What’s Smart about the Dumbing Down of Language

In a recent Salon post, writer Erin Coulehan laments the dumbing down of language—a trend that, according to a new study, directly relates to one’s tendency to consume digital content. The study, which analyzed the writing samples of MBA students, found that “students who consume primarily digital content (such as Reddit and Buzzfeed) had the lowest writing complexity scores, while those who often read literature and academic journals had the highest levels of writing complexity.”

Beyond mourning the internet’s influence on writing style (“Not reading [classic literature] makes us sound pretty dumb and unrefined”), Coulehan seems far more perturbed by its harmful impact on “social perception and empathy.” She writes: “How sad for younger generations to not know the value of reading a text and subsequently becoming completely enthralled by the way the words make you feel. It seems we’re increasing exposed to gimmicky videos and emoji, full of sound and furious images of eggplants or crying –through-tear faces, symbolizing nothing.”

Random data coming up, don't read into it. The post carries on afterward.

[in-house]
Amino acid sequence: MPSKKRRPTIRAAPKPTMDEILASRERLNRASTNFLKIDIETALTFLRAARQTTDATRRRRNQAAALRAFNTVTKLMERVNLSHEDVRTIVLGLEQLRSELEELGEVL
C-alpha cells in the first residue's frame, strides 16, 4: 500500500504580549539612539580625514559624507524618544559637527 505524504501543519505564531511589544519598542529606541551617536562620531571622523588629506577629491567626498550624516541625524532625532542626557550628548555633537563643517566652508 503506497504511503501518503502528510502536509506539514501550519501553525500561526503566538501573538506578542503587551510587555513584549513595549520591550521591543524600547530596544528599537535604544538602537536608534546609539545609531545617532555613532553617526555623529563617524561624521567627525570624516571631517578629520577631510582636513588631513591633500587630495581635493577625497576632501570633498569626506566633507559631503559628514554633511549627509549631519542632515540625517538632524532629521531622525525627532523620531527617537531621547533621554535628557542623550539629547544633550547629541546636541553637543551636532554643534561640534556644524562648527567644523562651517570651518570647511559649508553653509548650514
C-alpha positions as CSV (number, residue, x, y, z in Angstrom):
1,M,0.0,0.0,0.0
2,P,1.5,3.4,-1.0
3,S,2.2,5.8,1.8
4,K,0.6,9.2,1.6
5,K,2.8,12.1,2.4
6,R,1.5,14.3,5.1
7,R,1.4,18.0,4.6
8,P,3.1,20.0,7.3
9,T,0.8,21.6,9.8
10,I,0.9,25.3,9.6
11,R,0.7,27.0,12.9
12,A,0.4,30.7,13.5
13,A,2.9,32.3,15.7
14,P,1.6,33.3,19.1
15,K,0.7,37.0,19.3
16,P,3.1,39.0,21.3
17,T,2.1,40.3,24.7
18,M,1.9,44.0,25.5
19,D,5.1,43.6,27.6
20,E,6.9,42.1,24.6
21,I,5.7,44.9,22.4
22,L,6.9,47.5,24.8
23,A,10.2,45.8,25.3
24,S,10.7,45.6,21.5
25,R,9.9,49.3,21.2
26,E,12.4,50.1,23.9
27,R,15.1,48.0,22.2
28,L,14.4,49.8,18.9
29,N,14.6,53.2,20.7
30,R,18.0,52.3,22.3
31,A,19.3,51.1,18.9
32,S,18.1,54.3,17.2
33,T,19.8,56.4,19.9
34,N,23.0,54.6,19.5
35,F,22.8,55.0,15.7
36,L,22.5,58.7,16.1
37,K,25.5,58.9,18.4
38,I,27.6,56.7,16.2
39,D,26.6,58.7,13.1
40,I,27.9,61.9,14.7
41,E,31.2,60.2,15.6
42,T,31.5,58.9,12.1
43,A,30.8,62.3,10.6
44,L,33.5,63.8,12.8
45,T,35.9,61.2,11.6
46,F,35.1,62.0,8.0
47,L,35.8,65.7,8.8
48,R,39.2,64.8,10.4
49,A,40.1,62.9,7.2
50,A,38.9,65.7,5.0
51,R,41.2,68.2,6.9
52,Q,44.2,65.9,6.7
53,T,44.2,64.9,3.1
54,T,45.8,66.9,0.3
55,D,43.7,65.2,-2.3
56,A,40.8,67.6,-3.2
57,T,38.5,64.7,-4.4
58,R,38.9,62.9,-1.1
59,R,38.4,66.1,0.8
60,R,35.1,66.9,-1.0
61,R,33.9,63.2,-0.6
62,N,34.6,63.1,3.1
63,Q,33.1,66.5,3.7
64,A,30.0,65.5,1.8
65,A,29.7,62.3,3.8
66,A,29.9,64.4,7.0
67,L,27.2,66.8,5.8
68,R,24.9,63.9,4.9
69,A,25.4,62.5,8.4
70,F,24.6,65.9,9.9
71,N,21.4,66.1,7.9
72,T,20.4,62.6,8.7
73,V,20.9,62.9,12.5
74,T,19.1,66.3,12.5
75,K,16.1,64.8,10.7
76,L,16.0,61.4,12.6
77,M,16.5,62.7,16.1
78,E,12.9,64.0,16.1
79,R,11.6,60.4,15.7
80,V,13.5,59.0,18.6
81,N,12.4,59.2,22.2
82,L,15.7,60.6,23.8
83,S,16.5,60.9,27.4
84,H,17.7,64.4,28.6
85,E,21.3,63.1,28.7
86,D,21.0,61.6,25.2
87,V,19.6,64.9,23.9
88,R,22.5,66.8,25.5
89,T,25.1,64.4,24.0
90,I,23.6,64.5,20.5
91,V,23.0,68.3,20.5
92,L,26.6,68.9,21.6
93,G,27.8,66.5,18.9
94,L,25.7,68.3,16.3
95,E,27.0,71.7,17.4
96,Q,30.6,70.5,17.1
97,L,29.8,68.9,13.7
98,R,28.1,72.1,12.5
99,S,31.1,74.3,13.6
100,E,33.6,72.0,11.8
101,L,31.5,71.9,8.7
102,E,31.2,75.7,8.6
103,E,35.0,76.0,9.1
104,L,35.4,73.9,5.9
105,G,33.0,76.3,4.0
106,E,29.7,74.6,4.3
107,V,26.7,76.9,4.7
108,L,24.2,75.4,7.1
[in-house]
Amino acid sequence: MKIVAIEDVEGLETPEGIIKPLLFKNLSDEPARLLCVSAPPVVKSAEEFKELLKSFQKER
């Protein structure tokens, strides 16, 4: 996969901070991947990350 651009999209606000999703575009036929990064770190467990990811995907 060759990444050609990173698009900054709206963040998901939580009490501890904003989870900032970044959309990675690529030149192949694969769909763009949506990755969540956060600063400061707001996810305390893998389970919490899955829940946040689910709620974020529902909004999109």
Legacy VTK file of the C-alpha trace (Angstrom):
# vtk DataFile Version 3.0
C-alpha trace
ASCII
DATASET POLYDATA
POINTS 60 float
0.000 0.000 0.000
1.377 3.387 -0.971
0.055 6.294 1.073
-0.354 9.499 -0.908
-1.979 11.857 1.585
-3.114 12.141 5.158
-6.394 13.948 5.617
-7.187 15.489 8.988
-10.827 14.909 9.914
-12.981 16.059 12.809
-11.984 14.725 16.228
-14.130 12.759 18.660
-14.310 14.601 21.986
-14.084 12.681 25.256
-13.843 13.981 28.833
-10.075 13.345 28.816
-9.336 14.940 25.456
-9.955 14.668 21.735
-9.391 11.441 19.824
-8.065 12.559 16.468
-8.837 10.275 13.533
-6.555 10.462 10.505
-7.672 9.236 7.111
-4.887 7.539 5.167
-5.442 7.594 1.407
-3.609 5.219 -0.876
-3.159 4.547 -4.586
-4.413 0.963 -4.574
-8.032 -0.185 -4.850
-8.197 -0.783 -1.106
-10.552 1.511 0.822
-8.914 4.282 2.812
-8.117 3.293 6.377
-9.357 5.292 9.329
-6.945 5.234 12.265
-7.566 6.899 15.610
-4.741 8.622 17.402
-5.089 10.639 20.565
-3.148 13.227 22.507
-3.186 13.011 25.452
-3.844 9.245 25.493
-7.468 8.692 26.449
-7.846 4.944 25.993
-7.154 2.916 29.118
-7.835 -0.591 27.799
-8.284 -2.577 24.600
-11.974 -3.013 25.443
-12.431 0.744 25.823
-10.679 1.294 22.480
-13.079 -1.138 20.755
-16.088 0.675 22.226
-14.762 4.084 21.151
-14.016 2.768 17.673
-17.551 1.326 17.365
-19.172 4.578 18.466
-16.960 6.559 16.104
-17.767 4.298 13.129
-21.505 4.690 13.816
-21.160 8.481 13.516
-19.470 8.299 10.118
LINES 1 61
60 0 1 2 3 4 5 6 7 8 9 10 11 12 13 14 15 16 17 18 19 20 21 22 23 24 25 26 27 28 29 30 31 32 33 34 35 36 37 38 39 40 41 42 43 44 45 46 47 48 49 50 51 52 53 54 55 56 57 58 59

With respect, I must wholeheartedly disagree.

Now, I’m not exactly unbiased about emoji usage, which indeed seems to be taking over our linguistic ways of life. (Case in point: I recently texted the “grimace emoji” to my Cleveland Cavaliers-loving mother as a way to smooth over her complaints that I sent my son to school wearing a Golden State Warriors jersey.)  But emojis aside, I think there’s a valuable lesson to be learned here about the simplification of language—and it’s all about human connection.

The thing is, whether it’s the prevalence of memes, short phrases, or the recent proliferation of single words intended to convey strong feelings—paring down our communications to the simplest emotional elements works. And while obviously not appropriate ways to communicate in all settings, these devices remind us just how important it is to break through the clutter of an information-saturated world and connect with our audience at an emotional level.

In a recent New York Times essay about the proliferation of the word “thing” (and the ironic observation that “calling something ‘a thing’ is … itself a thing”), writer Alexander Stern agrees.

“It would be easy to call this a curiosity of language and leave it at that,” he writes, “[But] My assumption is that language and experience mutually influence each other. What might register as inarticulateness can reflect a different way of understanding and experiencing the world.”

In sum, although no one’s suggesting that you incorporate cat GIFs into your communications plan, I do encourage you to work harder to connect with your target audiences using the power of simple words.  As we know all too well in these troubling times, doing so can be a very effective way to leverage human connection for the greater good.